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Is your furniture burdening your nervous system?

Feb 19, 2018

by Angela Cummings and Sophia Ruan Gushée

 

Neurotoxicity sounds like a big complex word, doesn’t it? But if you break it down it’s pretty simple to understand: “Neuro” refers to the neurons in the human nervous system, and “toxicity” references adverse effects. 

The brain—along with the spinal cord and nerves that communicate with our senses, muscles, and glands—is a key component of the human nervous system. Add a bunch of cells, neurons (as in neurotoxicity-related neurons), and a blood-brain barrier, and you have yourself one complex system. (1)

Toxins or toxicants—like chemicals used in standard consumer products—may affect the nervous system in a significant way.

What are neurotoxins?

Neurotoxins are toxins that can damage or change the neurons in the nervous system. What does that mean for you and me?

It means that neurons—the specific nerve cells responsible for communication to all parts of the body—can become dysfunctional, damaged, or even die from toxicants.

How nervous system cells can be affected

Chemicals and heavy metals can be neurotoxic. Depending on the type of toxin/toxicant, cells can die or stop communicating; thus ceasing to operate correctly. Below are three examples.

  • Cells can die. Some toxins/toxicants kill a portion of the cell, and others kill the entire cell. Depending on the type of neurotoxin, the cell can be partially damaged or killed completely. (2)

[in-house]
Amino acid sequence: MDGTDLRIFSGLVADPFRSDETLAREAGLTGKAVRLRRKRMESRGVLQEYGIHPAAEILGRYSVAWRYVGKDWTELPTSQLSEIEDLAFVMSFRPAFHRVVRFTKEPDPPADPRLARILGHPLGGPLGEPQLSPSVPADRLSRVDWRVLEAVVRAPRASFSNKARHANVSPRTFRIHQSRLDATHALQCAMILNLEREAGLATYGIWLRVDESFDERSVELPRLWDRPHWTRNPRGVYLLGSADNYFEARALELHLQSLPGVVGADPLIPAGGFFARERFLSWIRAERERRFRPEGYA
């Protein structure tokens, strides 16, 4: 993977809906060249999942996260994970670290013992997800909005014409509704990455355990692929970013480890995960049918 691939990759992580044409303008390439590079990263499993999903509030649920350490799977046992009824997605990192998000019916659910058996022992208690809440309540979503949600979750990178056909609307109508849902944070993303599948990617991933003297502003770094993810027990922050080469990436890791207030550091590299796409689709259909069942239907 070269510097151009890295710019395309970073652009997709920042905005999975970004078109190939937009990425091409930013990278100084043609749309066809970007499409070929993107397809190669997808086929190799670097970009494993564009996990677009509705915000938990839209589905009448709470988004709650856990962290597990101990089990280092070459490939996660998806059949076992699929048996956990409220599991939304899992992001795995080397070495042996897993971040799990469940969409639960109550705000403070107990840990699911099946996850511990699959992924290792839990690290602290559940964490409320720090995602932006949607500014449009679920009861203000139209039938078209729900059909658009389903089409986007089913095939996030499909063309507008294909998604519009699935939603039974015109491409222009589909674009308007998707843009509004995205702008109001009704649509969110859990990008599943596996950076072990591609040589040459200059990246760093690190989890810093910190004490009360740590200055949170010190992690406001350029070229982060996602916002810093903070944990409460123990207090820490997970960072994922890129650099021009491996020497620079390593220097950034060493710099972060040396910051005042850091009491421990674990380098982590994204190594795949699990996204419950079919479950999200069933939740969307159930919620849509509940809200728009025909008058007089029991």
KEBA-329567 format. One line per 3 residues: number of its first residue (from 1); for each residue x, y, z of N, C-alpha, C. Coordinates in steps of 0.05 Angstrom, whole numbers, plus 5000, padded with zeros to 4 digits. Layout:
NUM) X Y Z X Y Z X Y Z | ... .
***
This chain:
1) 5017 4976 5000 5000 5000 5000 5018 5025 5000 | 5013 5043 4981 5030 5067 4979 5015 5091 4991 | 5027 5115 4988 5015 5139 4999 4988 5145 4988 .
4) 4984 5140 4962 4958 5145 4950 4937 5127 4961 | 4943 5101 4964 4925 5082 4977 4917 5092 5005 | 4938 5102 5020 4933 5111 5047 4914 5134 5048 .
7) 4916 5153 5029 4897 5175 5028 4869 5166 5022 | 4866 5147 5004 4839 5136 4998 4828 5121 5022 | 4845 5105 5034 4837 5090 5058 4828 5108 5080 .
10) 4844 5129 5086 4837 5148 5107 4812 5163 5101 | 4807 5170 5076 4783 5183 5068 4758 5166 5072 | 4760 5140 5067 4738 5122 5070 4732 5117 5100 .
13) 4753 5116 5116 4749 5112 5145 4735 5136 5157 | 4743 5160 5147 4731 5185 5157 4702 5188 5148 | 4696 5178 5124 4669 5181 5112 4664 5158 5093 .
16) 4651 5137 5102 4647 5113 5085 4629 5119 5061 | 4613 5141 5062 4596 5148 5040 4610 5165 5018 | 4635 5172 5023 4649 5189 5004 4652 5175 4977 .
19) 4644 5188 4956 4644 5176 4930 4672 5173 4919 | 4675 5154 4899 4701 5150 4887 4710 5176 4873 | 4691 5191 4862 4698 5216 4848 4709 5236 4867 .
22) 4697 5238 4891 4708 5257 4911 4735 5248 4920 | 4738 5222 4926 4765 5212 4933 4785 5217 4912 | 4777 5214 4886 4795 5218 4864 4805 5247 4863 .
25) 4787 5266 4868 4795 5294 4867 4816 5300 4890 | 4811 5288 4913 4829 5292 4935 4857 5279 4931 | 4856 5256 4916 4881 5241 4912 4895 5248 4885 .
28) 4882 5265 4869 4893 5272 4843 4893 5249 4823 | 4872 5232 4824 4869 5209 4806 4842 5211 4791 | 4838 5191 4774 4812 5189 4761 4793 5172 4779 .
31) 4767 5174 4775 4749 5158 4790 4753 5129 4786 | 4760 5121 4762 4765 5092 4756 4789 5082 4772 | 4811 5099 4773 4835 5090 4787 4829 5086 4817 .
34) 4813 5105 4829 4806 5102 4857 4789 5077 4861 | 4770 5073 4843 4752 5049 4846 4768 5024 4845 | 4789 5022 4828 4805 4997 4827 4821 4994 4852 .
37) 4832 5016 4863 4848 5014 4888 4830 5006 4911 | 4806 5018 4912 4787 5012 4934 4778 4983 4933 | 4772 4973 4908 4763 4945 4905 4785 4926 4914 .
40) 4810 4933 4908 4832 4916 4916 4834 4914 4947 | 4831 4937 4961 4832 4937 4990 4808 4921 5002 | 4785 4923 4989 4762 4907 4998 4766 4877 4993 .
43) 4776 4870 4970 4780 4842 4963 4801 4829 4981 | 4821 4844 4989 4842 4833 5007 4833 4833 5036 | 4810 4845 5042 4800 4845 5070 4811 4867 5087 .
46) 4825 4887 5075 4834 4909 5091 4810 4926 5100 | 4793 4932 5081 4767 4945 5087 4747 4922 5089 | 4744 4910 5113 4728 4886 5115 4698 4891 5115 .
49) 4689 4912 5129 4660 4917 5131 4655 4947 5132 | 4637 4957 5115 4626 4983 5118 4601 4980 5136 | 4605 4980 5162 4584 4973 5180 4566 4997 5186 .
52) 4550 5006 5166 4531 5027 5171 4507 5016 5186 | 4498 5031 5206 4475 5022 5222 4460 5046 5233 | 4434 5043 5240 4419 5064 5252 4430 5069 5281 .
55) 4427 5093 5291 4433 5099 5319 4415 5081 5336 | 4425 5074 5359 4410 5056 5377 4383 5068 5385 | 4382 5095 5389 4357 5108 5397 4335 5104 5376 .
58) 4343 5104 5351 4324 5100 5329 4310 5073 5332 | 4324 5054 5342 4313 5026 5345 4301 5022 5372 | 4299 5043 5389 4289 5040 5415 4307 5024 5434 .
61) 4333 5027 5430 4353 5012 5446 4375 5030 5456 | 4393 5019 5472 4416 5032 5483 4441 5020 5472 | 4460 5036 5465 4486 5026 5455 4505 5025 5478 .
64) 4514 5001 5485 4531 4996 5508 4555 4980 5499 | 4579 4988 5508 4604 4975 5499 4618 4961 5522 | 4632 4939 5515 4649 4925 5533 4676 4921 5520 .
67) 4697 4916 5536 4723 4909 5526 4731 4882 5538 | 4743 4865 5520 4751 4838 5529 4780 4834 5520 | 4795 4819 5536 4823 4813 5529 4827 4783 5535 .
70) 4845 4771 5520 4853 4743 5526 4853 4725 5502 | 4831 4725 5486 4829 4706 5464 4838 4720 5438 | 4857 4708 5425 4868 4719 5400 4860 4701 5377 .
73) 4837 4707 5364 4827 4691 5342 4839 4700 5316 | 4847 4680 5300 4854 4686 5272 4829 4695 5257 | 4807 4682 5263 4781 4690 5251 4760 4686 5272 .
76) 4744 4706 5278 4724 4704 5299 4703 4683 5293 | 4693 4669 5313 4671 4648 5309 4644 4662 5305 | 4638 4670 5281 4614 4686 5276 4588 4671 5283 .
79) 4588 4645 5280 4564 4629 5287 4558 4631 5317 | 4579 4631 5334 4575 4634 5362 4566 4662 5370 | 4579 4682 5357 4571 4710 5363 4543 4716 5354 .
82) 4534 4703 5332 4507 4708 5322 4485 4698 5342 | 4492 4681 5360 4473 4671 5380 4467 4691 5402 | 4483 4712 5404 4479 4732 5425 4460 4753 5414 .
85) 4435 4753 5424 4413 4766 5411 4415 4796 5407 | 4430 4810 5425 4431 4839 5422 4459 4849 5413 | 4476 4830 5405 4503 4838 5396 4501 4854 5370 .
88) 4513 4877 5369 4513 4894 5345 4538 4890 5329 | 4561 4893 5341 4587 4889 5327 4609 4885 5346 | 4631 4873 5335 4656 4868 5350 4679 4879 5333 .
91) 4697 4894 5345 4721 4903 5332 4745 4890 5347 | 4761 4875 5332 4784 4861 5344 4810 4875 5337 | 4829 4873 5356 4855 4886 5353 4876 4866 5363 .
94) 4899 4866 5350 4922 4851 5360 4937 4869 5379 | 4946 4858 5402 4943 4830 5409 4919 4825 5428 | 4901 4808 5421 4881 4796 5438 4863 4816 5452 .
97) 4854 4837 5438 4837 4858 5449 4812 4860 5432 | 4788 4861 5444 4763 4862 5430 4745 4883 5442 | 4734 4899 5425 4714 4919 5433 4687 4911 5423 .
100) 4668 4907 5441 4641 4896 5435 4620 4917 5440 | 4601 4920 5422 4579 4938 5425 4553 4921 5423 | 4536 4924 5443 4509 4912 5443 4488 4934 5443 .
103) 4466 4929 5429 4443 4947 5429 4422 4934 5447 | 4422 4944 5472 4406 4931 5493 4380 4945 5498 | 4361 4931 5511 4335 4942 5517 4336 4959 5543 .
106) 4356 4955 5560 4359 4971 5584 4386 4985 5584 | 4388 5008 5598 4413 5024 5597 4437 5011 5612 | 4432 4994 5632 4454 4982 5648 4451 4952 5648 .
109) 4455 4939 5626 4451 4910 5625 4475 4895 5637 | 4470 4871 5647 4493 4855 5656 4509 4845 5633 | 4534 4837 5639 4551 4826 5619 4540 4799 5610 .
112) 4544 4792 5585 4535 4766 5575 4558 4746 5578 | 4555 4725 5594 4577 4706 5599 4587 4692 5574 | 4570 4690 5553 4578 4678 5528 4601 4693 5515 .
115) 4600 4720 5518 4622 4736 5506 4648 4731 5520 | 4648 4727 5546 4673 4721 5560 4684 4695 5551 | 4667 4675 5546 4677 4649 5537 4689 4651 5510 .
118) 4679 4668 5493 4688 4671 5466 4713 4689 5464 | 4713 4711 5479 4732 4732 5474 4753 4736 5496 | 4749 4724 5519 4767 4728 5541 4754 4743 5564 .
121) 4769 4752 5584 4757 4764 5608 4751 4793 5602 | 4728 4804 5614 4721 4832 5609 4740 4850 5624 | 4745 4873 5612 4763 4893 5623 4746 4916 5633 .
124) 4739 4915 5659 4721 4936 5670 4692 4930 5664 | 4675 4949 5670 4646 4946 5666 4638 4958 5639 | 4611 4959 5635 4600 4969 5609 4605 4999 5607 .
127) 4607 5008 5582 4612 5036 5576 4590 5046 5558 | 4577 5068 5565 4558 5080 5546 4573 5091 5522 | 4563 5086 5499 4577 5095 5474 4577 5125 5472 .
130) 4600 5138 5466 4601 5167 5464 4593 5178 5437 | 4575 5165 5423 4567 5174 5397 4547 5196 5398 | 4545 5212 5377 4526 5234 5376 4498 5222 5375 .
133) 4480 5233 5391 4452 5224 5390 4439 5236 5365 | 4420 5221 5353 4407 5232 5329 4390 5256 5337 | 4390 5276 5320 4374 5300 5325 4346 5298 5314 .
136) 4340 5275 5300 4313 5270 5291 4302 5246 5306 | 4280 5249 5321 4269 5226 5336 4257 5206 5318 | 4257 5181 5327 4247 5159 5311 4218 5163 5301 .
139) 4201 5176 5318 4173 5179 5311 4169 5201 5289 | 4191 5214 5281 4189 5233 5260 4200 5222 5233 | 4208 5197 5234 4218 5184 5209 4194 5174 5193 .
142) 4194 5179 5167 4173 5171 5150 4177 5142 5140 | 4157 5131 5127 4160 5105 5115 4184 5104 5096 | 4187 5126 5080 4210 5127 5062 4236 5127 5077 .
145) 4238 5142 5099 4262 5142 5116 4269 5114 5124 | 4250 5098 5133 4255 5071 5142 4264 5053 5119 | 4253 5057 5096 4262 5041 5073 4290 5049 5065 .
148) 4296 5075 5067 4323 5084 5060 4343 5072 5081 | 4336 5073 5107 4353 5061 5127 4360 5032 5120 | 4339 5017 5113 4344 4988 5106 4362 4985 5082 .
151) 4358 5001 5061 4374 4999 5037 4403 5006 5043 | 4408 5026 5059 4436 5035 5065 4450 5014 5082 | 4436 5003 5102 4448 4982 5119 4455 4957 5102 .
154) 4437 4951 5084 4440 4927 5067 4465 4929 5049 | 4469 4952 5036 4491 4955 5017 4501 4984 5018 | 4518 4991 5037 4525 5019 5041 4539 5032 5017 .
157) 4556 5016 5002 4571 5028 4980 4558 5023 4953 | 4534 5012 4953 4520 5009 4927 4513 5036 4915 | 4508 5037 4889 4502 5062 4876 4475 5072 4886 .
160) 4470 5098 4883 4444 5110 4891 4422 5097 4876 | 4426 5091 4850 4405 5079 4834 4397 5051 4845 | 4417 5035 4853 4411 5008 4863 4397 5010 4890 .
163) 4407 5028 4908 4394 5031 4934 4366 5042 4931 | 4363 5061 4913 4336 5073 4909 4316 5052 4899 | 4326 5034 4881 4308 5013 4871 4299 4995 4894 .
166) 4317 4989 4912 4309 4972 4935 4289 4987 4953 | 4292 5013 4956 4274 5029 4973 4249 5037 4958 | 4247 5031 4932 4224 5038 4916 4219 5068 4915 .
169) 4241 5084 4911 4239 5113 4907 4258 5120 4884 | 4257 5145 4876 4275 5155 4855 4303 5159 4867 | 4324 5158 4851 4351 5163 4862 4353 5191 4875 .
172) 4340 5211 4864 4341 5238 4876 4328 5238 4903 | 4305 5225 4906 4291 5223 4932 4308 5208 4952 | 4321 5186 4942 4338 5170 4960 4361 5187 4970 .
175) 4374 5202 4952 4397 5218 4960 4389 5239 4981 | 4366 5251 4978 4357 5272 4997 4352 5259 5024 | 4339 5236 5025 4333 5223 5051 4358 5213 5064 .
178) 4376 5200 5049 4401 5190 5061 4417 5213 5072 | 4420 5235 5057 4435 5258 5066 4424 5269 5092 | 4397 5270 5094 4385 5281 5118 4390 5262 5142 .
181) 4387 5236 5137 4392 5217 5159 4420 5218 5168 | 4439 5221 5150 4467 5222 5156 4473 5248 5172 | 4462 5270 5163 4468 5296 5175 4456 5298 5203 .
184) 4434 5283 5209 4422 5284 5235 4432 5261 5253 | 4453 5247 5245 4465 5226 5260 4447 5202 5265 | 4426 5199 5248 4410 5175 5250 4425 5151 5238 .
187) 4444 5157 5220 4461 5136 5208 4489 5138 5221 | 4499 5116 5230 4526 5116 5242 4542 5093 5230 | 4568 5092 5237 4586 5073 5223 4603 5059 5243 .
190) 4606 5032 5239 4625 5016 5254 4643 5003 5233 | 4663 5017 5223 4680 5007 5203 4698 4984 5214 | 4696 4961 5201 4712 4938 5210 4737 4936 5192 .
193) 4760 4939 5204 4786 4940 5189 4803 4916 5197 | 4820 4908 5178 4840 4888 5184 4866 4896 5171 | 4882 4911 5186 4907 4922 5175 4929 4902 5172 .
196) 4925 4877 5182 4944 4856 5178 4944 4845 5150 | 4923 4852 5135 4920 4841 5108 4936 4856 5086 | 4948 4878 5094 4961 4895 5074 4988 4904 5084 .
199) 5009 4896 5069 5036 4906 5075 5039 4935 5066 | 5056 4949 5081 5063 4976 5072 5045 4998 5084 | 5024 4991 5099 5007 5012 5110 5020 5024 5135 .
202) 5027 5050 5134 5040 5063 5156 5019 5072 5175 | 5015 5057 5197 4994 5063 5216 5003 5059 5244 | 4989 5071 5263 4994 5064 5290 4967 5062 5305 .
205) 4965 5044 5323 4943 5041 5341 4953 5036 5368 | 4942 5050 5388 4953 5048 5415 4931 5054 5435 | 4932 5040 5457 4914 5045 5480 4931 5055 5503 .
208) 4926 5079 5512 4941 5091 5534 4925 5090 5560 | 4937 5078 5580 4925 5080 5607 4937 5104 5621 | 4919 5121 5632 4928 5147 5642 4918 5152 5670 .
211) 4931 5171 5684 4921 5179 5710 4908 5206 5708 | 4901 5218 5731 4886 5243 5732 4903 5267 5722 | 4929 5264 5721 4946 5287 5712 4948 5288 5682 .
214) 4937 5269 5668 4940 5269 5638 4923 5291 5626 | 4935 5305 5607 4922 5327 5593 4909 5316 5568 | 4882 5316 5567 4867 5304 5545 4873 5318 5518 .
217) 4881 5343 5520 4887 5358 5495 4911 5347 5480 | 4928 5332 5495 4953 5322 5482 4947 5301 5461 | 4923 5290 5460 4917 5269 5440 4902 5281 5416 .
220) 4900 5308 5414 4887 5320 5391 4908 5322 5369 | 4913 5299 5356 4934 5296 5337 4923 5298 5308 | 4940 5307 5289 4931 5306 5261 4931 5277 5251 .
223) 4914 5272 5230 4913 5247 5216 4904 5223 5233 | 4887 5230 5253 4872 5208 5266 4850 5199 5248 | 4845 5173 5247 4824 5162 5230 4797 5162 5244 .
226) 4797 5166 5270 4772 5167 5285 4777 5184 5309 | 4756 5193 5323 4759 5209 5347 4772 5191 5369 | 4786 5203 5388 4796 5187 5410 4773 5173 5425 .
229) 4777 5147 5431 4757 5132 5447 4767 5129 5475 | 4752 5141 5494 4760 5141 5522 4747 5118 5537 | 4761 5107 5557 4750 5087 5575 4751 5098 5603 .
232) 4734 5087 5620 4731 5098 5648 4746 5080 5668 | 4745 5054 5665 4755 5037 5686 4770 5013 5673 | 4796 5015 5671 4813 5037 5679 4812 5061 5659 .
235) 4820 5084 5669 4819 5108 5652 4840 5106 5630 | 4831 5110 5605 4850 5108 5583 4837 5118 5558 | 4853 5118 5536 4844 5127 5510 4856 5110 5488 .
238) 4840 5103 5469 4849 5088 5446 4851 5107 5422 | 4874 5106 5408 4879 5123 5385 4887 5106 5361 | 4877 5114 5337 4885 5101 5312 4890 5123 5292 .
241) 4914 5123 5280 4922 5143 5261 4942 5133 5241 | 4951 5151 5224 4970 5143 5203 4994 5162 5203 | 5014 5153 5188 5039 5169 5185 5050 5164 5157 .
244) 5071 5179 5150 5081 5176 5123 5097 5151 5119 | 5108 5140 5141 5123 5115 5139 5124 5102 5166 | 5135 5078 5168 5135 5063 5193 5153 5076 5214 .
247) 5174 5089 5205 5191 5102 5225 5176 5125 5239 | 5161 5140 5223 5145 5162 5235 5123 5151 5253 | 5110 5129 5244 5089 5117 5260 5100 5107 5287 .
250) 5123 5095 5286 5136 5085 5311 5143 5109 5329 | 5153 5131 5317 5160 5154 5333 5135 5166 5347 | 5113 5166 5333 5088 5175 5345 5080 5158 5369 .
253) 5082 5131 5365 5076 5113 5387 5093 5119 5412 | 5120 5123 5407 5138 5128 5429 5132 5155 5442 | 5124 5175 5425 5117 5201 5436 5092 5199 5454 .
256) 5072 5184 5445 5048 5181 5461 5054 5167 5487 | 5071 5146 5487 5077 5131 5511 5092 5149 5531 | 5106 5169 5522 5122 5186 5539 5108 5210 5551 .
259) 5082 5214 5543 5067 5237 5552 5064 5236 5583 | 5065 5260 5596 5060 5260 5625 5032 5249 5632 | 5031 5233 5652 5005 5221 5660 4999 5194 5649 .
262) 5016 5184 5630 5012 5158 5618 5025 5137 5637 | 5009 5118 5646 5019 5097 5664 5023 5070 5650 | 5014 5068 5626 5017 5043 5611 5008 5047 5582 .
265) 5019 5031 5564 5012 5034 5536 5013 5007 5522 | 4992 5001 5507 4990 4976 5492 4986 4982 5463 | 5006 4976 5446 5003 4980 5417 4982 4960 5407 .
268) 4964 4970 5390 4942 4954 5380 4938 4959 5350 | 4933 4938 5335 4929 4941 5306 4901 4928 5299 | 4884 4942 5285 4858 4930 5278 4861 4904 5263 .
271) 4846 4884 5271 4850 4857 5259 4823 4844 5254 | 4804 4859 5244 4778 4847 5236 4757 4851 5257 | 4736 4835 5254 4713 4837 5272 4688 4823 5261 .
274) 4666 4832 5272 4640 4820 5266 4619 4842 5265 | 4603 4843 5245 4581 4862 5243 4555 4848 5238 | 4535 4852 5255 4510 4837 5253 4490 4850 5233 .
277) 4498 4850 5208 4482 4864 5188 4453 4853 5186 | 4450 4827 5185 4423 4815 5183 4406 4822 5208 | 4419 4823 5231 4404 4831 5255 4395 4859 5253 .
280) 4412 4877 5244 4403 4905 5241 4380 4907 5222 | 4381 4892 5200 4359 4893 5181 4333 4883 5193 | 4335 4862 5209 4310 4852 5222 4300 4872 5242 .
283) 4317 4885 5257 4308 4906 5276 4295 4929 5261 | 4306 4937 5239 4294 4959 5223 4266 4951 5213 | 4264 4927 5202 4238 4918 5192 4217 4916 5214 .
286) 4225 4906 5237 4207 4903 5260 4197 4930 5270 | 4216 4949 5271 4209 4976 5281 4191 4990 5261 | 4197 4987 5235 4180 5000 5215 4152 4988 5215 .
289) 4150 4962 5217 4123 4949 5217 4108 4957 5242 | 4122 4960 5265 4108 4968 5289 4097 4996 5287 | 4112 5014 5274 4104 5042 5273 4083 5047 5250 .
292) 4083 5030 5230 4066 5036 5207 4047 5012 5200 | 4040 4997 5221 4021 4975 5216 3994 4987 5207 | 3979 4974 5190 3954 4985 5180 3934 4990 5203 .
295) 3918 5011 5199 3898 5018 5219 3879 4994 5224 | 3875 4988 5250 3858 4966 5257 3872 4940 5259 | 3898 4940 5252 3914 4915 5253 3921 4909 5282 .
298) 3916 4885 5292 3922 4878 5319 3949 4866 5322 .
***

• Cell electrical impulses can be interrupted. This can cause damage to the structure of the cell, or cause the cell to weaken, slow down or become completely interrupted. This could cause paralysis, loss of senses, and motor function. (3)
  • Interactions between nervous system cells and muscle cells can be interfered with. (4)  When interference happens, cells can’t communicate correctly.

Cells that are dying, damaged, or not communicating cannot function correctly. This may result in one or more medical conditions.

How does neurotoxicity affect people?

There are three types of neuron cells (sensory, motor, interneuron) that can become damaged. Below are some effects that damaged cells can have (5):

  • Sensory neurons: can affect sense of pressure, temperature, vision, hearing, taste, smell, touch, and pain
  • Motor neurons: can cause muscular weakness and paralysis
  • Interneuron: can cause learning deficiencies, memory loss, lack of coordination, and emotional conditions

Neurotoxicity can also cause depression, anxiety, cardiac muscular weakness, Multiple Sclerosis (MS), Amyotrophic Lateral Sclerosis (ALS) (6), progressive bulbar palsy (7), progressive muscular atrophy (8), and many other diseases.

Where are neurotoxins found in our lives?

Neuron cells can be damaged or killed by toxins/toxicants (chemicals and heavy metals). (9) Examples are (10):

  • lead
  • mercury
  • methanol alcohol
  • toluene
  • PBDEs
  • pesticides
  • ethanol
  • arsenic
  • ethylene glycol

These types of chemicals and heavy metals can be found in standard products such as (11):

  • styrene containers and packaging